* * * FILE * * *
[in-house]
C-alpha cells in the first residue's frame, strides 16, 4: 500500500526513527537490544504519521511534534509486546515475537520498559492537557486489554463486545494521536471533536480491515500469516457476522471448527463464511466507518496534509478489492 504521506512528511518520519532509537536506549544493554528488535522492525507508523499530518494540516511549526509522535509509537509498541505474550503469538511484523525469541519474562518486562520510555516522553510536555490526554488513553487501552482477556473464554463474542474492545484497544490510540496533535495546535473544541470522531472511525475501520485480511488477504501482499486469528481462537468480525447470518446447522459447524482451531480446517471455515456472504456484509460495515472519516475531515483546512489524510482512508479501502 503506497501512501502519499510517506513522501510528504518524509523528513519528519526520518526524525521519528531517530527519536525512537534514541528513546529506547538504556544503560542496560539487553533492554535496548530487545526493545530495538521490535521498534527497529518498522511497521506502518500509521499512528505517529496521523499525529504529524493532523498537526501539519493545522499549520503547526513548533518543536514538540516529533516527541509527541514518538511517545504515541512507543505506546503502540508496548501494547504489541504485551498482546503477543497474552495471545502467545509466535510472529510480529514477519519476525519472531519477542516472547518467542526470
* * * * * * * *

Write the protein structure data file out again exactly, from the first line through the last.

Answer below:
[in-house]
C-alpha cells in the first residue's frame, strides 16, 4: 500500500526513527537490544504519521511534534509486546515475537520498559492537557486489554463486545494521536471533536480491515500469516457476522471448527463464511466507518496534509478489492 504521506512528511518520519532509537536506549544493554528488535522492525507508523499530518494540516511549526509522535509509537509498541505474550503469538511484523525469541519474562518486562520510555516522553510536555490526554488513553487501552482477556473464554463474542474492545484497544490510540496533535495546535473544541470522531472511525475501520485480511488477504501482499486469528481462537468480525447470518446447522459447524482451531480446517471455515456472504456484509460495515472519516475531515483546512489524510482512508479501502 503506497501512501502519499510517506513522501510528504518524509523528513519528519526520518526524525521519528531517530527519536525512537534514541528513546529506547538504556544503560542496560539487553533492554535496548530487545526493545530495538521490535521498534527497529518498522511497521506502518500509521499512528505517529496521523499525529504529524493532523498537526501539519493545522499549520503547526513548533518543536514538540516529533516527541509527541514518538511517545504515541512507543505506546503502540508496548501494547504489541504485551498482546503477543497474552495471545502467545509466535510472529510480529514477519519476525519472531519477542516472547518467542526470